What Effects do Anticholinergic Drugs Have on the Body?

Users can experience a variety of anticholinergic side effects, both intended and unpleasant. They vary based on the many drugs in this category. Effects range from mild and tolerable to severe and intolerable.

Side Effects 

Possible anticholinergic side effects include:

  • Blurred vision
  • Constipation
  • Confusion
  • Decreased saliva
  • Decreased sweating
  • Delirium
  • Drowsiness
  • Dry mouth
  • Hallucination
  • Memory problems
  • Sedation
  • Trouble urinating

Health Effects

In addition to the unintended anticholinergic effects users experience, there is also a risk of developing dementia with long-term use of these drugs. Be sure to speak to your doctor before using these drugs for an extended time.

Additionally, anticholinergics increase a user’s risk of heat exhaustion and heatstroke. This is due to the drug’s ability to decrease perspiration. When the body cannot perspire, its temperature rises and there is an increased risk of heat-related health problems. 

People using these drugs should be aware of the adverse effects and avoid:

  • Exercise
  • Hot weather
  • Hot baths

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Risks of Taking Anticholinergic Medications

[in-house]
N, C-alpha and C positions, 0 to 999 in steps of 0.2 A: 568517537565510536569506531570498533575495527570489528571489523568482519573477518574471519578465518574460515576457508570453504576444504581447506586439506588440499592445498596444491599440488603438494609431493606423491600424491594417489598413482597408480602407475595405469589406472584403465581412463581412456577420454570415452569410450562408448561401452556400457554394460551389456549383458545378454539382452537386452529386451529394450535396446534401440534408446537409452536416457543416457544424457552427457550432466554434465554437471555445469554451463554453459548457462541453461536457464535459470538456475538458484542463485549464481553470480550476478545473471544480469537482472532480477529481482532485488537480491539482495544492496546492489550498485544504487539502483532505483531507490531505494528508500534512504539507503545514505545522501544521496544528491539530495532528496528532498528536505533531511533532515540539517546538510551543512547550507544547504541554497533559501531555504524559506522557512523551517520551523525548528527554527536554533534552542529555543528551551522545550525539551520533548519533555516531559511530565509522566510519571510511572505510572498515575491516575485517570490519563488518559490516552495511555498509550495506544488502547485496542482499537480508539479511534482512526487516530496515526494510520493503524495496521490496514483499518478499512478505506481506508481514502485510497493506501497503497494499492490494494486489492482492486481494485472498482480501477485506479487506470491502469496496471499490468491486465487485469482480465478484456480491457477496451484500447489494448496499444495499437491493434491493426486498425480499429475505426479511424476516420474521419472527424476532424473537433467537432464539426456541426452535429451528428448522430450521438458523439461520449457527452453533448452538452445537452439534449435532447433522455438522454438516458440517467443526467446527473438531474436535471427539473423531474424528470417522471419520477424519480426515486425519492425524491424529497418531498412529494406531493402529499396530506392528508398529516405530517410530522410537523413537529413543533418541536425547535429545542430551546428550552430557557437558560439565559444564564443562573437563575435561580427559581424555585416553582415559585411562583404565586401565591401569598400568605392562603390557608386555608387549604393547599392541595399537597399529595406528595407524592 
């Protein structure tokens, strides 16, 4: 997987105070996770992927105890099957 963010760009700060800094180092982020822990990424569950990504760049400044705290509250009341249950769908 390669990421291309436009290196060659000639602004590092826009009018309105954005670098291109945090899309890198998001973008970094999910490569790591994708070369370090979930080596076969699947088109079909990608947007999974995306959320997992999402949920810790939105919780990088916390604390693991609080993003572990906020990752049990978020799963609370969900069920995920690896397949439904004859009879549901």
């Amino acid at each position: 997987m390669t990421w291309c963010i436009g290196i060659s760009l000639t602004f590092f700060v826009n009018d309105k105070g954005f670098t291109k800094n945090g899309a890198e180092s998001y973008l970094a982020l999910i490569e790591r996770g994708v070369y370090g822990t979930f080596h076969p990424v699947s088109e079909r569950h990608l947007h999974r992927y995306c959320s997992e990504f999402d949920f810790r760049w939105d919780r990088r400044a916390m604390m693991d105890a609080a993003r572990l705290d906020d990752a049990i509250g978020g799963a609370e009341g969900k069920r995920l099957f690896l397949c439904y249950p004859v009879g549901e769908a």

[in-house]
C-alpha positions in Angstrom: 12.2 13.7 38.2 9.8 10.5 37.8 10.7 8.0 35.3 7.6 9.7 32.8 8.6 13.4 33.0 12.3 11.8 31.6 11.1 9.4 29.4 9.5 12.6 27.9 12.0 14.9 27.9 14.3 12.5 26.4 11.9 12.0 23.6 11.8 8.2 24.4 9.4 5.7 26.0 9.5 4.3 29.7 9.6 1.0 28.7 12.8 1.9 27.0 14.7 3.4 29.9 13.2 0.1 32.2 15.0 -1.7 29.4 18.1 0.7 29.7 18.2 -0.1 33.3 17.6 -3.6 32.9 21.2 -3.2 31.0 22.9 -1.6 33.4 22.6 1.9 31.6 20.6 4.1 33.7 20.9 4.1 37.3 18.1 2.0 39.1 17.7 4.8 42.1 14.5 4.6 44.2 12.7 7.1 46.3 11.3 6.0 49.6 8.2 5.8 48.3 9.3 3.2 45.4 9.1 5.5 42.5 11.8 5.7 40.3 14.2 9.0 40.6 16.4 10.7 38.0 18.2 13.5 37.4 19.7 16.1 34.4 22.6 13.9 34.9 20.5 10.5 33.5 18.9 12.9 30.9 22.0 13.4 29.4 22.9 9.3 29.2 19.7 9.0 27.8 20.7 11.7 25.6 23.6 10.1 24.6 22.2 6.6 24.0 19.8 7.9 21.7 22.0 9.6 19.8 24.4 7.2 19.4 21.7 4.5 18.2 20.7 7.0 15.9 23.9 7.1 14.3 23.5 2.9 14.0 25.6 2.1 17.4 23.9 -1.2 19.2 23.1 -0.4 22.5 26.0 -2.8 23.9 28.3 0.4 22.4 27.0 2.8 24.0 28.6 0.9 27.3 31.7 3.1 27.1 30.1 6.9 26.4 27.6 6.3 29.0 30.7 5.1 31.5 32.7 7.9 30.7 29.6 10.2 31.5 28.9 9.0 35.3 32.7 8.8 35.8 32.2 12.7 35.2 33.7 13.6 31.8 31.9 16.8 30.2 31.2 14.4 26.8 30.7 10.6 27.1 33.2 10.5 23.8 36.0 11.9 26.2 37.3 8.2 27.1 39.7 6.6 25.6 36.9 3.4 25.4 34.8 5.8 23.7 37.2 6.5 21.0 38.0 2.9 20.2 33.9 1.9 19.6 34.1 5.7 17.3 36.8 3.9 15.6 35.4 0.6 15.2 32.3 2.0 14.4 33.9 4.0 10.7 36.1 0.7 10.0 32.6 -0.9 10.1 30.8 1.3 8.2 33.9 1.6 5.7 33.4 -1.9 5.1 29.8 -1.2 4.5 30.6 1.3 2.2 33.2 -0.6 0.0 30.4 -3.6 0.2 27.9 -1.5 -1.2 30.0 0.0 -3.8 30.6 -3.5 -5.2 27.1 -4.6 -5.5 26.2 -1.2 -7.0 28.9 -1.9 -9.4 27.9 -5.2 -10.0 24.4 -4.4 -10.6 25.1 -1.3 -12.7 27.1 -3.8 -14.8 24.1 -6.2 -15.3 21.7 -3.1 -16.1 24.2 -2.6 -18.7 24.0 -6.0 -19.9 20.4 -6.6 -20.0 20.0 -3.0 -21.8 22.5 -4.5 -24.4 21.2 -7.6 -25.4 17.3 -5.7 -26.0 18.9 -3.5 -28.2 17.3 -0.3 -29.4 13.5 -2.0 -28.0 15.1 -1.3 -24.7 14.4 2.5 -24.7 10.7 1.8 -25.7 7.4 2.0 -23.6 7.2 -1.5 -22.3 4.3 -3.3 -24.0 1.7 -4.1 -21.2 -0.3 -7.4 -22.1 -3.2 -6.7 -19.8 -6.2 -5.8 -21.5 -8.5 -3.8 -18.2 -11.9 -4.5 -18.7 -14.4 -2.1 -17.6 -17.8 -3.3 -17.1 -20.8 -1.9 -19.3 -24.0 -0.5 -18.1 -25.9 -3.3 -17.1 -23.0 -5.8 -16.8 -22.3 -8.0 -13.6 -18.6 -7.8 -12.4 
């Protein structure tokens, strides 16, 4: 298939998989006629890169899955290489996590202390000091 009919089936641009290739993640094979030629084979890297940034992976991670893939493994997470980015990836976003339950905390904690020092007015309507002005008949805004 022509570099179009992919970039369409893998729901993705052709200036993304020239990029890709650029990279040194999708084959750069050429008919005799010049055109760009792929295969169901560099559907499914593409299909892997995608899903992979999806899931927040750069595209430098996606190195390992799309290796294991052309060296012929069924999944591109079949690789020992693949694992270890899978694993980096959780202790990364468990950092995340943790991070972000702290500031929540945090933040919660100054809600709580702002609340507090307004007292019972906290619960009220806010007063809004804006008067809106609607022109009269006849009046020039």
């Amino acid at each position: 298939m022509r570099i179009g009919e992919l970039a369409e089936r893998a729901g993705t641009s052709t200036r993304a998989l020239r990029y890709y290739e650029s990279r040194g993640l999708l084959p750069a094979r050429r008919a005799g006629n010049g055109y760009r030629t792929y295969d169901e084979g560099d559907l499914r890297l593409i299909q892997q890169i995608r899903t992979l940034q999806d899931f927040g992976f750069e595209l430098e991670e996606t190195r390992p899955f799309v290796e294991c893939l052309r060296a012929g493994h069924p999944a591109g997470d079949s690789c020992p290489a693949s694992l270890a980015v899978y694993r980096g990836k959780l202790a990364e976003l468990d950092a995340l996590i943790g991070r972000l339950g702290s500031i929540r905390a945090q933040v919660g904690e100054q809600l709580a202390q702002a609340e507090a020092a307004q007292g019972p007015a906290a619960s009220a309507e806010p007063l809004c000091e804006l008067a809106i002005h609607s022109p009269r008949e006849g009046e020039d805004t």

The most immediate risk of using anticholinergic drugs is overdose from too much anticholinergic activity and anticholinergic toxicity. Using multiple drugs with anticholinergic properties increases the risk of overdose. 

Symptoms of an anticholinergic overdose include:

  • Breathing trouble
  • Confusion and cognitive impairment
  • Constipation
  • Delirium
  • Dizziness
  • Elevated heart rate 
  • Fever
  • Inability to urinate
  • Severe Drowsiness
  • Severe hallucinations
  • Severe
  • Slurred speech

Mixing anticholinergic agents with alcohol increases the risk of adverse effects and overdose. The mix severely affects cognitive function, creating a variety of secondary risks. Drinking alcohol while using the drugs also puts you at risk of losing consciousness and is potentially fatal.

Are Anticholinergic Drugs Addictive?

Yes. However, addiction to anticholinergics is less common than other drugs because these drugs do not produce a euphoric feeling. Anticholinergics generally treat specific conditions and aren’t sought after by recreational users. 

There are instances of people mixing anticholinergics with other medications or drugs, including alcohol or opioids. This creates a greater risk of toxicity. 

Anticholinergic drugs should only be used according to a doctor’s prescription.

Symptoms of Misuse & Addiction

The most common problem to occur when someone misuses anticholinergics is toxicity. This is also known as acute anticholinergic syndrome. It happens accidentally when people use multiple drugs with anticholinergic properties or as a result of misusing anticholinergics recreationally. 

Diagnosing anticholinergic toxicity is difficult unless a medical professional knows the patient ingested an anticholinergic drug.